Time to give pole fishing a go!

Last weekend saw me at the side of a lake, pole fishing, something I enjoy immensely, despite the gusty wind trying to snatch it from by hands.

Being somewhat of a cynical, old-school traditionalist, I’ll admit I took to pole fishing late in my angling career, but it’s opened up a world of possibilities.

The very first pole I handled left an indelible imprint on my mind of just how not to fish.

The pole was made of fibreglass, ten metres long and had a diameter of around four inches at the butt section and weighed close to a ton, or so it felt.

At full extension, it bent like a banana, wobbled uncontrollably and had a zero recovery rate.

Every put-in resulted in the float getting horribly tangled. It took a long time to recover from that experience.

But today’s poles are a delight to use; I can fish all day at 13 metres, without suffering aching back and arms. They are made from high-tech carbon, lightweight, straight as an arrow and extremely effective at catching fish.

With a little patience and trial and error, most anglers take to the art of pole fishing.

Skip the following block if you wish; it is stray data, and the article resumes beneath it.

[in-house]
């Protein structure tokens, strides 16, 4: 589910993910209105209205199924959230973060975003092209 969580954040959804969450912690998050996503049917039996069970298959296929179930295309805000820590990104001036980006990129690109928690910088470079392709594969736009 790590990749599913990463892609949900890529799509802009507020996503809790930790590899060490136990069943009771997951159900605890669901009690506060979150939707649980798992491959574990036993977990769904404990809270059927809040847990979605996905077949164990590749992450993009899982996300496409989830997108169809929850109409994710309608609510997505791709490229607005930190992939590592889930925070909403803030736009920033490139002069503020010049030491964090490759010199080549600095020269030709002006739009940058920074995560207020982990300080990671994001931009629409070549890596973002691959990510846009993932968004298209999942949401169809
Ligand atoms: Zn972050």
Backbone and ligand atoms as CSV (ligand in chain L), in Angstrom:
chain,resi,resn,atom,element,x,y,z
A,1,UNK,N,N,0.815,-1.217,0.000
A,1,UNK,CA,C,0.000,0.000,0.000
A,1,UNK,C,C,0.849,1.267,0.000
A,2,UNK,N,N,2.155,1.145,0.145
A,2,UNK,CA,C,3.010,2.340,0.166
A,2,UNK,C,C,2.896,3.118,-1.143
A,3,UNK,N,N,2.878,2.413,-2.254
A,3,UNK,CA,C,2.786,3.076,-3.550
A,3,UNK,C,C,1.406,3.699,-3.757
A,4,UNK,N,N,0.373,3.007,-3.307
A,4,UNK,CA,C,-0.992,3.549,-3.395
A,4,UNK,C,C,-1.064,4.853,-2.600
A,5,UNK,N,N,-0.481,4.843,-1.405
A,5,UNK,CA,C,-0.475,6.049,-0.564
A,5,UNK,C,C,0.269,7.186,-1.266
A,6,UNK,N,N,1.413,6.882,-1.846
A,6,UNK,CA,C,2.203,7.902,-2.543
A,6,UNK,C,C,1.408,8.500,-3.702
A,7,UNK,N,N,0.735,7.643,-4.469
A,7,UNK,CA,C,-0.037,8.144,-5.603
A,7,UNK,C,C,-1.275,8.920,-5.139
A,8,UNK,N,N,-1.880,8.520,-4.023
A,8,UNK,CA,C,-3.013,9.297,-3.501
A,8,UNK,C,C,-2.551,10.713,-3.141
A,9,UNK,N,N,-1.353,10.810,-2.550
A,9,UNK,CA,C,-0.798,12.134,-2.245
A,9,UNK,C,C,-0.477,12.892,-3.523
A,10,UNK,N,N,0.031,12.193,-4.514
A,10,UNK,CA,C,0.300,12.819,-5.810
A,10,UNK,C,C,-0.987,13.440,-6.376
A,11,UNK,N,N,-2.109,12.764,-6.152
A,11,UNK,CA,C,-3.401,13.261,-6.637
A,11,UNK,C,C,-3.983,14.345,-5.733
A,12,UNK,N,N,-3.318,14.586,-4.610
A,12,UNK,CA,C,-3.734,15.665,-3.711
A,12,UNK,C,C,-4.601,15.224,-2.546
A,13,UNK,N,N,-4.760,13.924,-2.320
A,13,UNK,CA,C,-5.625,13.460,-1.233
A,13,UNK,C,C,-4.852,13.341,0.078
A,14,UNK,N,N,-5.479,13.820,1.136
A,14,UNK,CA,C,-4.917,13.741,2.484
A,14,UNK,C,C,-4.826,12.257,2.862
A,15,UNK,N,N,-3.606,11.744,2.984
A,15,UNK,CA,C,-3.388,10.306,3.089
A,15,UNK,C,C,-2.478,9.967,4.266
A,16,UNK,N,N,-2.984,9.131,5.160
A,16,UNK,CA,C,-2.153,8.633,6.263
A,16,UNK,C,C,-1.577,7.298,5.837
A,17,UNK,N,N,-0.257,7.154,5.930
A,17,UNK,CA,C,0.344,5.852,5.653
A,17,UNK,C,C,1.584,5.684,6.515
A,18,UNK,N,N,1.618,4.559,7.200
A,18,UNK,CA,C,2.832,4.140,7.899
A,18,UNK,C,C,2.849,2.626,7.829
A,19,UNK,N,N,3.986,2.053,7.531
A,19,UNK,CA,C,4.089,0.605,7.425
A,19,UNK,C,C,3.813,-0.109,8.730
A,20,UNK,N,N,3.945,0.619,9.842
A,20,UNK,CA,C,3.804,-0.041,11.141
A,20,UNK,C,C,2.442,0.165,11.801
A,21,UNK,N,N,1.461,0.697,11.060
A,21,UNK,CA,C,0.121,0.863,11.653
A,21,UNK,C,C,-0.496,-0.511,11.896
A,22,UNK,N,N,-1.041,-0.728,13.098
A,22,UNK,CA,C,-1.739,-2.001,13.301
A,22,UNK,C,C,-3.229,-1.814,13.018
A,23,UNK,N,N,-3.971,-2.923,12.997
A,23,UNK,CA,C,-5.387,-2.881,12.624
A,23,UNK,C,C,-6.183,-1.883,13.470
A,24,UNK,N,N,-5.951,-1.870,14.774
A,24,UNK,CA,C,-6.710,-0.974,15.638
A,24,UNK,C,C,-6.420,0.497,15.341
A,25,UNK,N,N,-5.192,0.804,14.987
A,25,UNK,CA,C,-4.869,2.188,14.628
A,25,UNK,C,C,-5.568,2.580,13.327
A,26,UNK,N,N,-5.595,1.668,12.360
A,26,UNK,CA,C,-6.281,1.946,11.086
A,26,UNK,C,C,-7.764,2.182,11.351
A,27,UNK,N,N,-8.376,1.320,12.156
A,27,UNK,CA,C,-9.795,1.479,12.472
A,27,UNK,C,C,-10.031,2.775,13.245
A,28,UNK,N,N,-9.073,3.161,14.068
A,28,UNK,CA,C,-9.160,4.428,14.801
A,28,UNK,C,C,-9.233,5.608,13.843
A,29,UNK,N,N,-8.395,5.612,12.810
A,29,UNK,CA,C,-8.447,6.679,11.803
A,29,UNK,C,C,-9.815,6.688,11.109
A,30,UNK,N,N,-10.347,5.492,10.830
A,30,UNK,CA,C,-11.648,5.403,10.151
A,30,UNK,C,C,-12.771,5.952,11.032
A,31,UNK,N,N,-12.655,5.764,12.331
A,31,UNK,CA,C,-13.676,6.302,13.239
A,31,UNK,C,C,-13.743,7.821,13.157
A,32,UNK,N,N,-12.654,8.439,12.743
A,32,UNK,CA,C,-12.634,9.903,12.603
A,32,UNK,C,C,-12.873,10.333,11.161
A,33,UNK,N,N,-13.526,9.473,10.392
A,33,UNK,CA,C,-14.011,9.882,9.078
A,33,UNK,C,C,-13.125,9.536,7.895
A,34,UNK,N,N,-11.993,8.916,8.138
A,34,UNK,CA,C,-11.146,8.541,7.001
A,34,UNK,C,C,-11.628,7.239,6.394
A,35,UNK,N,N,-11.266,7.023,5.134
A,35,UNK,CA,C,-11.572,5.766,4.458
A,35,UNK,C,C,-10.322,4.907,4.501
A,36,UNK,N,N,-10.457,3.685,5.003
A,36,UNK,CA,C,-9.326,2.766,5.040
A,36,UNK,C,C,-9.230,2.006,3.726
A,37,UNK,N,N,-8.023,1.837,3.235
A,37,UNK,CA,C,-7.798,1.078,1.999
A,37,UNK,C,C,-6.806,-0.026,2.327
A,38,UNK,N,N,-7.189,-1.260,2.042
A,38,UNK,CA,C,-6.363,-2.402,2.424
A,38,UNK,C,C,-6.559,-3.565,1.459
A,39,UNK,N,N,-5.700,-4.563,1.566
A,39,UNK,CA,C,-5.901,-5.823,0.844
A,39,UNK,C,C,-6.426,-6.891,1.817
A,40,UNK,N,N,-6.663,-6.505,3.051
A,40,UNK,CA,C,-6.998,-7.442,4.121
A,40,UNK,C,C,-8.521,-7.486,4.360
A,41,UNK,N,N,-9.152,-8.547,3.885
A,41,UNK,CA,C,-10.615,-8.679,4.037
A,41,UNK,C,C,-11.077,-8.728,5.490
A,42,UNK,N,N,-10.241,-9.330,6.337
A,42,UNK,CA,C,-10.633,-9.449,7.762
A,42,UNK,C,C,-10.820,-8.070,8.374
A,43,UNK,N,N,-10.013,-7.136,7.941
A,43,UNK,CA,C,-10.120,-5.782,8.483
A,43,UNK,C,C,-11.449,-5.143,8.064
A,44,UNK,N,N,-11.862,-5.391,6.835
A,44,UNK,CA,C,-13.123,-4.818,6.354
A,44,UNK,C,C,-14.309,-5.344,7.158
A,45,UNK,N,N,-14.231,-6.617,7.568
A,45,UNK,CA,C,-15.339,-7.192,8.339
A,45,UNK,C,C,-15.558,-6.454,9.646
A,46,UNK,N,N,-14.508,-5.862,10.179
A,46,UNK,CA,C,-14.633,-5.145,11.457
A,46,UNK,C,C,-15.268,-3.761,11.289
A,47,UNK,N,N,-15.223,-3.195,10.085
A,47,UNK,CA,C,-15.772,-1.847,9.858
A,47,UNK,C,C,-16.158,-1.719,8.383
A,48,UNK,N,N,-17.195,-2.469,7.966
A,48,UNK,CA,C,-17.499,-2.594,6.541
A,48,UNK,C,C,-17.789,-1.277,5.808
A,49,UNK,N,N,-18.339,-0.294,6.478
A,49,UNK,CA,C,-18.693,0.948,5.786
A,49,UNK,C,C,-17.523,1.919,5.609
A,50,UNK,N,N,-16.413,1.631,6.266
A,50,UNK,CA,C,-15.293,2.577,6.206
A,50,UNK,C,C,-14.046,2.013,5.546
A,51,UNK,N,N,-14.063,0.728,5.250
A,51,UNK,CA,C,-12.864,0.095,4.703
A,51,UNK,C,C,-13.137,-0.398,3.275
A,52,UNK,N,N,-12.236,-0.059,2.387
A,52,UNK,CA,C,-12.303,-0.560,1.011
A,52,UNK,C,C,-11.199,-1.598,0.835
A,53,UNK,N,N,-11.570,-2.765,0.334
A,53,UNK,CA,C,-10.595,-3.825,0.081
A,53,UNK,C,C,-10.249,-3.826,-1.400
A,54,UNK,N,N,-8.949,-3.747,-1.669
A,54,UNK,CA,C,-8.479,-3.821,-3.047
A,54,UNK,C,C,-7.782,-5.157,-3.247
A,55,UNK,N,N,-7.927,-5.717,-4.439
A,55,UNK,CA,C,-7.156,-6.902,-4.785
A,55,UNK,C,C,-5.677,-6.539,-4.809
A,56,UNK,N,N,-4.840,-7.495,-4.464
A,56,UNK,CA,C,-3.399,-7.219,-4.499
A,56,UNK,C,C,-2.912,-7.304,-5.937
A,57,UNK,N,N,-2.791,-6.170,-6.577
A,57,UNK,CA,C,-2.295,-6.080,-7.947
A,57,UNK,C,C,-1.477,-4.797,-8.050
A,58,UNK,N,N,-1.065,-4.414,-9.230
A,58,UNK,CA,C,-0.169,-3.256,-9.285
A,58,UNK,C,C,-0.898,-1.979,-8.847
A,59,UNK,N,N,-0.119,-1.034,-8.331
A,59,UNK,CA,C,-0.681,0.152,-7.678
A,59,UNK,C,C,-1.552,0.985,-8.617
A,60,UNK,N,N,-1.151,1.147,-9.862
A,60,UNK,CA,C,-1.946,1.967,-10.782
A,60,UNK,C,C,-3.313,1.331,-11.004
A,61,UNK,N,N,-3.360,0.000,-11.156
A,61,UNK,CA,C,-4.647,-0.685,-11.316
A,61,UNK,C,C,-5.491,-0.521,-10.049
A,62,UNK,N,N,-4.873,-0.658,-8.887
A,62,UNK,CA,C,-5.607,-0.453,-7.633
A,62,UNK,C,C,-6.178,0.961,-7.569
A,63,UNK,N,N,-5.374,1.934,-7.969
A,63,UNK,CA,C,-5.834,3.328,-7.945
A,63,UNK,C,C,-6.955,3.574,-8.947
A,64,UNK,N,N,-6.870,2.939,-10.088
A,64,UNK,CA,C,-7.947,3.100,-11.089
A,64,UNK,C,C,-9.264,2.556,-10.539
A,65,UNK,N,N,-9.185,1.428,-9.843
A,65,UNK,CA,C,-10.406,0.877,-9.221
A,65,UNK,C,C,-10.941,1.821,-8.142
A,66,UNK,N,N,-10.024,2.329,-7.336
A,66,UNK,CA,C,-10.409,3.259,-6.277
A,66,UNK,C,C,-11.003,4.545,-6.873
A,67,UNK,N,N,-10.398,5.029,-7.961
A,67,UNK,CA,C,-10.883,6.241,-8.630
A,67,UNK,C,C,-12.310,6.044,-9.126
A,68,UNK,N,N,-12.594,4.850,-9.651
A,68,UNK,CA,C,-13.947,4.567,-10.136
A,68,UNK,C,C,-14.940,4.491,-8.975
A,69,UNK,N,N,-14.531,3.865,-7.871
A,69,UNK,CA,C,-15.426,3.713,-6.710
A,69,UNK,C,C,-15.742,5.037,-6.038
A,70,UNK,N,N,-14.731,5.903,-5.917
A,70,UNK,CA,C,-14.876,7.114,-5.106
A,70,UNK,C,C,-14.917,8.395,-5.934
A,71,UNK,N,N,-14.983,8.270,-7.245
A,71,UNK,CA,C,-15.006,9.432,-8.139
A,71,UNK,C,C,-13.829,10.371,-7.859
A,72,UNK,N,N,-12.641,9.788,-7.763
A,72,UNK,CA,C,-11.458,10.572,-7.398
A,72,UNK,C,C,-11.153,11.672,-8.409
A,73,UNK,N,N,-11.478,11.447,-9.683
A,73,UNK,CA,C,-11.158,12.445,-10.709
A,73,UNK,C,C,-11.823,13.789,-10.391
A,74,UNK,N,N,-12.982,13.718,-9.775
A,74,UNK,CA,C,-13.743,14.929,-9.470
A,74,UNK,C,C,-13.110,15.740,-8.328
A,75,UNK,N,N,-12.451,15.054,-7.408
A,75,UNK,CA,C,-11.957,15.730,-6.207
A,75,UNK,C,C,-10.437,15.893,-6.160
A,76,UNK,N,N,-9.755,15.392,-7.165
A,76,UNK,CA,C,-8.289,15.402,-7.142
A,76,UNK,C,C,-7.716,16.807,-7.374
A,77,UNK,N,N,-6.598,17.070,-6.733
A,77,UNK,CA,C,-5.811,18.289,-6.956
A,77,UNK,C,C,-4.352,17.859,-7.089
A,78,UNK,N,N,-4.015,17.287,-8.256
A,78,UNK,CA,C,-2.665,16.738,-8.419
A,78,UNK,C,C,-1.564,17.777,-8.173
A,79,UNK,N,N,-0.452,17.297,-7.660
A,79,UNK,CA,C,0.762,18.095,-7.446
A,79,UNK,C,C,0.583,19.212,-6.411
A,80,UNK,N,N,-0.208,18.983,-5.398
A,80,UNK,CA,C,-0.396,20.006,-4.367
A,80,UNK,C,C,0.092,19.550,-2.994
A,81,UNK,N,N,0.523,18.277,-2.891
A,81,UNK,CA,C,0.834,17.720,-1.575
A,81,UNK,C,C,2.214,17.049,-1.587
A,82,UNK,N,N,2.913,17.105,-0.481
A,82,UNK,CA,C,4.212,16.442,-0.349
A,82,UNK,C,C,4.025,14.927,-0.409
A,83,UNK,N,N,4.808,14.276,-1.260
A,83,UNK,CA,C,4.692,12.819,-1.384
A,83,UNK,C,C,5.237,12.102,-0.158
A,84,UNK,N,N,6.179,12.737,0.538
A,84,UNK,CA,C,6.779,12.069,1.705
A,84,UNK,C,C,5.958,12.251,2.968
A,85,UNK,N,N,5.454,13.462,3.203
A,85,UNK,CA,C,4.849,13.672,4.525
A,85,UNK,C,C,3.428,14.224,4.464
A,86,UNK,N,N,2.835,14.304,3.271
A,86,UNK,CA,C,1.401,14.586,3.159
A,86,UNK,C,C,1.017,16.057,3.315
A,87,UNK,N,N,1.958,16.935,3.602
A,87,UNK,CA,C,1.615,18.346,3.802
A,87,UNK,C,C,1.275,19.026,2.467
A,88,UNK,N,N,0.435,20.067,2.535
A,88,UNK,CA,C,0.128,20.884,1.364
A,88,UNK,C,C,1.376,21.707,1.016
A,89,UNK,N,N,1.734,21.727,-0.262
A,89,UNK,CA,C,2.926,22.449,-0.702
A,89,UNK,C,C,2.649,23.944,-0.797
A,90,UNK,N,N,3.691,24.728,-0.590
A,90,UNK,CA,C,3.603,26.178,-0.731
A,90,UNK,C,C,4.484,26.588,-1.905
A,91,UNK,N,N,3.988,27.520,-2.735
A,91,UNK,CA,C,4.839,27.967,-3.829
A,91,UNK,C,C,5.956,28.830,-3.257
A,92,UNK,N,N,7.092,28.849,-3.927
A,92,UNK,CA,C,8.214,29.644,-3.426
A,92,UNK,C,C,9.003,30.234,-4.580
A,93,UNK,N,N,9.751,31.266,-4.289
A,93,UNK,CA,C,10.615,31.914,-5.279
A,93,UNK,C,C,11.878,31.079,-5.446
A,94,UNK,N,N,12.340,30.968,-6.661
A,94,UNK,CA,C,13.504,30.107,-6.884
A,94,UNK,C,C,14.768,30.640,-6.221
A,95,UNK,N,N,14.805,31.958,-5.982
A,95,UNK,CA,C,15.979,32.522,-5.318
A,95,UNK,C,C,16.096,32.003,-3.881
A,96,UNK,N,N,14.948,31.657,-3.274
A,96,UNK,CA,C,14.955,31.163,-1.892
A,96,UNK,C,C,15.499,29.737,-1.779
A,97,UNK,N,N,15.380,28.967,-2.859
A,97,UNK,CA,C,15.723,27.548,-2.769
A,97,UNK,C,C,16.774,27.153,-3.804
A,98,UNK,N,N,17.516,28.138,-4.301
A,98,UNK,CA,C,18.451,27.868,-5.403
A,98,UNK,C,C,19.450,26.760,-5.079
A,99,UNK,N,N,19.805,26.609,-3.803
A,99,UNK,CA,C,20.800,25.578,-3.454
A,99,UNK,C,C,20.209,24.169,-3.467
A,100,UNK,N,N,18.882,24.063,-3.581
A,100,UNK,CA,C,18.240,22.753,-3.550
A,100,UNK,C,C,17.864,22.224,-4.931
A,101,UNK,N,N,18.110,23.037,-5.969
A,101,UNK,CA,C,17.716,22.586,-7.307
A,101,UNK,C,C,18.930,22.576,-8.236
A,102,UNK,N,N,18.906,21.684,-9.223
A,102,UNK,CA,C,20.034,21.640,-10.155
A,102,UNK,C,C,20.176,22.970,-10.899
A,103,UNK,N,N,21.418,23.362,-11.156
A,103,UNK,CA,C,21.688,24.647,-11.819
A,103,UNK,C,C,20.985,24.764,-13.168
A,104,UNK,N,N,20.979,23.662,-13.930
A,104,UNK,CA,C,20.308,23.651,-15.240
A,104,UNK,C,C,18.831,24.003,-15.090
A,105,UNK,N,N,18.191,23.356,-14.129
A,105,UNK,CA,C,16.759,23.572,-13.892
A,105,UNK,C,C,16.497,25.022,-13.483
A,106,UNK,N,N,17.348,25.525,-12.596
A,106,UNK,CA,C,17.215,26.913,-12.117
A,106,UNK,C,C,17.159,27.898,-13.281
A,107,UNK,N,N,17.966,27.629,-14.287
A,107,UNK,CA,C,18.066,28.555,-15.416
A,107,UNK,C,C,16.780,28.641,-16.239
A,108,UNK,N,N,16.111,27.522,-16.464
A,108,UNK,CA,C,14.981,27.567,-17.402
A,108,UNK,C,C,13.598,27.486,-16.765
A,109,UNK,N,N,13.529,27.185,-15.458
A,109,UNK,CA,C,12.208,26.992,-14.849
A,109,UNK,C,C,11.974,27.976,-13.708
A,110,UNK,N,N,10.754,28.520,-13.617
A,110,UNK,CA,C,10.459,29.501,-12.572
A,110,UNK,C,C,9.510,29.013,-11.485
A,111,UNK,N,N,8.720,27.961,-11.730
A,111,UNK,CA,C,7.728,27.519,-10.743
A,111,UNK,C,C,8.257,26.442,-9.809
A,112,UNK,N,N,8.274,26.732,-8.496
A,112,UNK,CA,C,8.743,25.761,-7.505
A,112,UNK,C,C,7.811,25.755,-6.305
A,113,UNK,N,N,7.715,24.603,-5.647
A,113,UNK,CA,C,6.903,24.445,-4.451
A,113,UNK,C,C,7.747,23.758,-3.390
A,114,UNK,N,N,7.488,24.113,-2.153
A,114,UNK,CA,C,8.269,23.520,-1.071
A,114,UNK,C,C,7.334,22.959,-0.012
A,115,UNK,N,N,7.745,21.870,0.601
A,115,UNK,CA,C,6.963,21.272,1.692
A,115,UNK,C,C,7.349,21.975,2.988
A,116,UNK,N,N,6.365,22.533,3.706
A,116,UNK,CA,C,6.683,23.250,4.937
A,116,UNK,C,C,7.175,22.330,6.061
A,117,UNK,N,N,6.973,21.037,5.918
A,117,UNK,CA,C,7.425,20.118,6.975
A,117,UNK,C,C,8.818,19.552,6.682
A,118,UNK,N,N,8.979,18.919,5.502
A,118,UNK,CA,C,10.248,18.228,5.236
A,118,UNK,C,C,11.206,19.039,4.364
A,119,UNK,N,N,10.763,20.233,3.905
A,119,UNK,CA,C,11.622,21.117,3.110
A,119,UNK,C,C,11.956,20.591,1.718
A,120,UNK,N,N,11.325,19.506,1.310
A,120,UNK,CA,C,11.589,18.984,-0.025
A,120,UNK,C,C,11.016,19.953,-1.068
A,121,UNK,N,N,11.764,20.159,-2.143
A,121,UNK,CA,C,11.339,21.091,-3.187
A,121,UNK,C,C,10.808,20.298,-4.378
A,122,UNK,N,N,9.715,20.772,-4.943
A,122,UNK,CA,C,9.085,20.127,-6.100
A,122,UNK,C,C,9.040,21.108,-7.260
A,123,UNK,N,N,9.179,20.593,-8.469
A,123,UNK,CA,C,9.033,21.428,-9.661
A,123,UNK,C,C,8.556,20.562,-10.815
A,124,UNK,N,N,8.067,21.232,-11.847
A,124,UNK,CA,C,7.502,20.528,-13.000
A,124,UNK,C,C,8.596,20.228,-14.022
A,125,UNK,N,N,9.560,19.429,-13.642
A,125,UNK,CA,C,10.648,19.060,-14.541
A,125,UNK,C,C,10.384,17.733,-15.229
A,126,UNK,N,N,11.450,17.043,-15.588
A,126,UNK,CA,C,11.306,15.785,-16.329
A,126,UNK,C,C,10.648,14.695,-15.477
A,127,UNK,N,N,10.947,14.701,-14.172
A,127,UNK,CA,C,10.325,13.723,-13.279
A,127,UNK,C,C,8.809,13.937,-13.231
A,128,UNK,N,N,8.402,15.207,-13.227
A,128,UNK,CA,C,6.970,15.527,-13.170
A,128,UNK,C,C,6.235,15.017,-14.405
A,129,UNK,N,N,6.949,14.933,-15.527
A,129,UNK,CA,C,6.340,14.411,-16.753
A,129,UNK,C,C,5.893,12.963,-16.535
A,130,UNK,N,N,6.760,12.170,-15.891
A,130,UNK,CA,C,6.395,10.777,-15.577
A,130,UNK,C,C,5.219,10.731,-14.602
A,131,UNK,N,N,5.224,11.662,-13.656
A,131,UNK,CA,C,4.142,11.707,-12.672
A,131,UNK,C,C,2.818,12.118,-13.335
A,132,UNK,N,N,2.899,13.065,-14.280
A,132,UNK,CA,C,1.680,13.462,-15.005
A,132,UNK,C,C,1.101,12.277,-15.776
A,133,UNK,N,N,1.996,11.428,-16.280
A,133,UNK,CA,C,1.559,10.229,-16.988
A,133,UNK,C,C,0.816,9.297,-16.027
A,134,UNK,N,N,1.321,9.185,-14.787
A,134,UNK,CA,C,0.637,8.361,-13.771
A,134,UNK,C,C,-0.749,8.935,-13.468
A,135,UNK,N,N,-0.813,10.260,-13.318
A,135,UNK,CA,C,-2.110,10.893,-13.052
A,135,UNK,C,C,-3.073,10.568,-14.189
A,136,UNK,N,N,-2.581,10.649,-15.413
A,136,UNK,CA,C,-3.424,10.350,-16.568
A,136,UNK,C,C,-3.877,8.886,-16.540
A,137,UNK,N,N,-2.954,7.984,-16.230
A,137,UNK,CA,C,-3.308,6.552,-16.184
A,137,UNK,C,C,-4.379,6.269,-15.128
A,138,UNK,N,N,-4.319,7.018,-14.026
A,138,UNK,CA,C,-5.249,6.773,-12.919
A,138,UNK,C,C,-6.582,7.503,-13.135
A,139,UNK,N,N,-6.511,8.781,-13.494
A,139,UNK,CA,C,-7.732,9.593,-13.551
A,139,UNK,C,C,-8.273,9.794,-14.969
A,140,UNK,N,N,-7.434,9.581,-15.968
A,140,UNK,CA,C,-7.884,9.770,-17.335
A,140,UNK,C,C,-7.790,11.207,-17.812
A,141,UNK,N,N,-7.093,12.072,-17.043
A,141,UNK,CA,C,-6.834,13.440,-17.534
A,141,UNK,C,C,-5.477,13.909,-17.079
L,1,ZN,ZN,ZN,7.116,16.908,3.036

The ability to place a bait in the same spot every time, the capability to lift that bait a few inches off the bottom of the lake and let it flutter back down and the chance to use soft baits like cat meat, pellets and paste make the pole a very effective fishing machine.

If you’ve never fished with a pole before, try one of the shorter margin poles around six or seven metres long. They are well balanced and easy to use. Don’t worry about fitting bushes and elastics – your local tackle dealer will gladly sort that for you and explain how it should work.

What you need to do is develop a smooth technique for shipping out sections and learn how to balance the pole across your knee, effectively taking all the strain from your upper body.

Once you’ve mastered the basics, it’s time to experiment with rigs, floats, shotting patterns and hook lengths. You can fish with extremely light, sensitive tackle and remember there’s no need to cast!

I wouldn’t attempt to catch huge carp on the pole, but I’m confident to land doubles all day on standard run of the mill equipment. Give it a go!